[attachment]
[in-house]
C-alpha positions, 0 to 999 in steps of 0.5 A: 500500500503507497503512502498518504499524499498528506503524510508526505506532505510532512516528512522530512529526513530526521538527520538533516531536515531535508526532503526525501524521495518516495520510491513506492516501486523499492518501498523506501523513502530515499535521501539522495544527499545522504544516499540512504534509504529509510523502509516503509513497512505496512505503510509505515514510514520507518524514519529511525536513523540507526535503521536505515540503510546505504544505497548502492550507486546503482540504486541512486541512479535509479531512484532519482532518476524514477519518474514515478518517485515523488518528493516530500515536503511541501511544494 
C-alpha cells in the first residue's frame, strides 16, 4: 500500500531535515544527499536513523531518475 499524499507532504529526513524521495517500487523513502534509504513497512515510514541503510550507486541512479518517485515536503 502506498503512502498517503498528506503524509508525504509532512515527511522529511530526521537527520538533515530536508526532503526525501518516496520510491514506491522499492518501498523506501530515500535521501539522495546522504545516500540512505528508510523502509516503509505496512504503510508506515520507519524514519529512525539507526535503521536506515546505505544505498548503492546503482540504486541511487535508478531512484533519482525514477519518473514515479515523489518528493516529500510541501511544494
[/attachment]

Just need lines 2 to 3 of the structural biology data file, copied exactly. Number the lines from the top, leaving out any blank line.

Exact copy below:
C-alpha positions, 0 to 999 in steps of 0.5 A: 500500500503507497503512502498518504499524499498528506503524510508526505506532505510532512516528512522530512529526513530526521538527520538533516531536515531535508526532503526525501524521495518516495520510491513506492516501486523499492518501498523506501523513502530515499535521501539522495544527499545522504544516499540512504534509504529509510523502509516503509513497512505496512505503510509505515514510514520507518524514519529511525536513523540507526535503521536505515540503510546505504544505497548502492550507486546503482540504486541512486541512479535509479531512484532519482532518476524514477519518474514515478518517485515523488518528493516530500515536503511541501511544494 
C-alpha cells in the first residue's frame, strides 16, 4: 500500500531535515544527499536513523531518475 499524499507532504529526513524521495517500487523513502534509504513497512515510514541503510550507486541512479518517485515536503 502506498503512502498517503498528506503524509508525504509532512515527511522529511530526521537527520538533515530536508526532503526525501518516496520510491514506491522499492518501498523506501530515500535521501539522495546522504545516500540512505528508510523502509516503509505496512504503510508506515520507519524514519529512525539507526535503521536506515546505505544505498548503492546503482540504486541511487535508478531512484533519482525514477519518473514515479515523489518528493516529500510541501511544494